Are some of us naturally better at it? – News Block

July 21, 2023: Richard Carter had spent the morning picketing outside the Walt Disney Studios in Burbank, CA, with other striking actors. Now, at noon, the temperature had reached 93 F, and a hot breeze was blowing. However, Carter, a supporting actor in his fifties who tells the television show We are between her credits, she was still light-hearted.

Some might call him an “iguana,” one of those people who, like reptiles that prefer 95-degree sun, don’t complain when temperatures soar. He notices, but doesn’t stop.

“I’m like, ‘Damn, it’s hot,’” he said, then quickly adds, “I’d rather say that than ‘Damn, it’s cold.’”

Relocated from Chicago, he can still describe in detail that minus-20 day long ago, with a wind chill he said made him feel like minus 60, while waiting for a 20-minute late bus. It was then that he and his wife decided to pack up and head west. “I didn’t feel too bad today,” he said of the 90+ F heat.

In Bend, Oregon, temperatures are also hot, reaching the mid-90s. However, the weather hasn’t stopped Patrick Fink, MD, 35, an emergency physician and natural medicine specialist with St. Charles Health System, from spending a couple of hours on his mountain bike regularly. “I don’t care, and I have no problem exercising in it,” he said. “I think it’s a matter of serial exposure.”

This summer, the heat is on and it’s been hard for most of us not to notice. As of July 20, more than 100 million Americans were under heat Alerts, according to the National Integrated Heat Health Information System, a collaboration of federal partners to provide information on extreme heat risks. Cities that are usually hot, like Phoenix, are setting records this summer, hitting 110 degrees F on July 20 for 21 straight days. The world ended the hottest week on record on July 10, according to the World Meteorological Association. And there’s more heat, much more, to come, experts warn.

With extreme heat in the forecast, learning to cope with the heat is the must-have new skill. “I think we all have to learn to live with that,” Fink said, “because it’s not going to change anytime soon.”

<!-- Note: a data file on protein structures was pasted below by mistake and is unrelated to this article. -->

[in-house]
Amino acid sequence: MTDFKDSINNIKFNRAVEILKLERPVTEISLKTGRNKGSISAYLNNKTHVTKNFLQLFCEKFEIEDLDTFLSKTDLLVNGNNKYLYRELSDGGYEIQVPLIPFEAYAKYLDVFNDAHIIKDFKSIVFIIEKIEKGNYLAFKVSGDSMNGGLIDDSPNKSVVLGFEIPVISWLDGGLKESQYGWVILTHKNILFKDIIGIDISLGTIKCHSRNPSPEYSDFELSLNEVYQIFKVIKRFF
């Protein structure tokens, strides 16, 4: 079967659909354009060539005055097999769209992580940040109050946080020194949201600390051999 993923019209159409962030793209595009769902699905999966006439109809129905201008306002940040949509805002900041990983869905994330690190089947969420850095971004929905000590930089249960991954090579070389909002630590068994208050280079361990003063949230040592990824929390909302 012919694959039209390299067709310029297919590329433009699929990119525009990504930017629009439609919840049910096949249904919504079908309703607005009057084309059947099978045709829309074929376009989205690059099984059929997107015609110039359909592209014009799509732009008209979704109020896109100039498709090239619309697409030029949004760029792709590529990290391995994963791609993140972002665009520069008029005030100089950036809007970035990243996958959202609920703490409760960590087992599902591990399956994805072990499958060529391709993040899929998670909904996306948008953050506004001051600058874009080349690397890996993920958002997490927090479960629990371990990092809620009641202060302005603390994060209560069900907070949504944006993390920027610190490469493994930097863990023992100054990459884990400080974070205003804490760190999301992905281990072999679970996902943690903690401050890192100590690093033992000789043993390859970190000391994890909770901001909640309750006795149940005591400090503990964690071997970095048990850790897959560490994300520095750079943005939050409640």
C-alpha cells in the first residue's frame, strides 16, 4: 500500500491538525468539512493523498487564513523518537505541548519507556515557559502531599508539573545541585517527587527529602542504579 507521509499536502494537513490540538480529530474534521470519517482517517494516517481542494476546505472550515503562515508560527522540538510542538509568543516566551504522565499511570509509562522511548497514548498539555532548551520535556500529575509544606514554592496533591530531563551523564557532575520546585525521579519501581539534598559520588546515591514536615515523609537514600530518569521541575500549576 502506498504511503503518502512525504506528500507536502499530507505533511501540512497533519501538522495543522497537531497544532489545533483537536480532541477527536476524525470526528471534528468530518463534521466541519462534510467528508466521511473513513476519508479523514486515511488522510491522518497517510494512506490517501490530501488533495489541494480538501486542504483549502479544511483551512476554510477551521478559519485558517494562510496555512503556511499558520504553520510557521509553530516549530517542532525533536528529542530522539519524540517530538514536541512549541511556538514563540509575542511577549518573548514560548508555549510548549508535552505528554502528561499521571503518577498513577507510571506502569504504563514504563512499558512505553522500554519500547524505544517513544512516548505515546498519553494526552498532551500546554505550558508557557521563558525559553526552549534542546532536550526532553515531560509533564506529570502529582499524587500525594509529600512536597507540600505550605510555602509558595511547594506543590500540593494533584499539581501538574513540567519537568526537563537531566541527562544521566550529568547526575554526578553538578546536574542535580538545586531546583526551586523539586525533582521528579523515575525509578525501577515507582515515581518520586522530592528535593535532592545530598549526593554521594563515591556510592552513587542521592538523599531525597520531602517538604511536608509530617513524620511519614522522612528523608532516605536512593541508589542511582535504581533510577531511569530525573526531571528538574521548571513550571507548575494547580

But is handling the heat a skill or is it all genetics? Some people can cope with the scorching temperatures, while others can’t? It’s debated among experts, with some saying that people tend to have a better or worse tolerance for heat.

Genetics or not?

heat tolerance it’s likely partly genetic, said Thomas E. Bernard, PhD, a professor of public health at the University of South Florida in Tampa who studies occupational health and heat stress. Just as some people have higher natural athletic abilities than others, some of us are more physically capable of withstanding high temperatures, he said. But just as sports training can help athletes of all abilities better compete in their sports, improving aerobic fitness can help improve heat tolerance, he said.

This is why. “Heat stress is not so much a hot environment as it is that you generate heat inside your body,” Bernard said, and in order for you to cool down, that heat has to come out. Someone who is aerobically fit also has good cardiovascular fitness and is better able to dissipate that heat to the environment, he said.

Genetics probably don’t play a big role in heat tolerance, said Graham M. Brant-Zawadzki, MD, assistant professor of emergency medicine and nature medicine specialist at the University of Utah Hospitals and Clinics in Salt Lake City. Many other things affect heat tolerance, he said.

Being overweight or obese, with the added layer of insulation, can make people less tolerant of heat. Diabetes can damage blood vessels and nerves, affecting sweat glands and the body’s ability to cool itself. Certain medications, including blood pressure medications, such as diuretics, antihistamines, and psychiatric medications, can affect heat tolerance. Age plays a role in heat tolerance, and infants, toddlers and older adults are more likely to have problems with heat, Brant-Zawadzki said.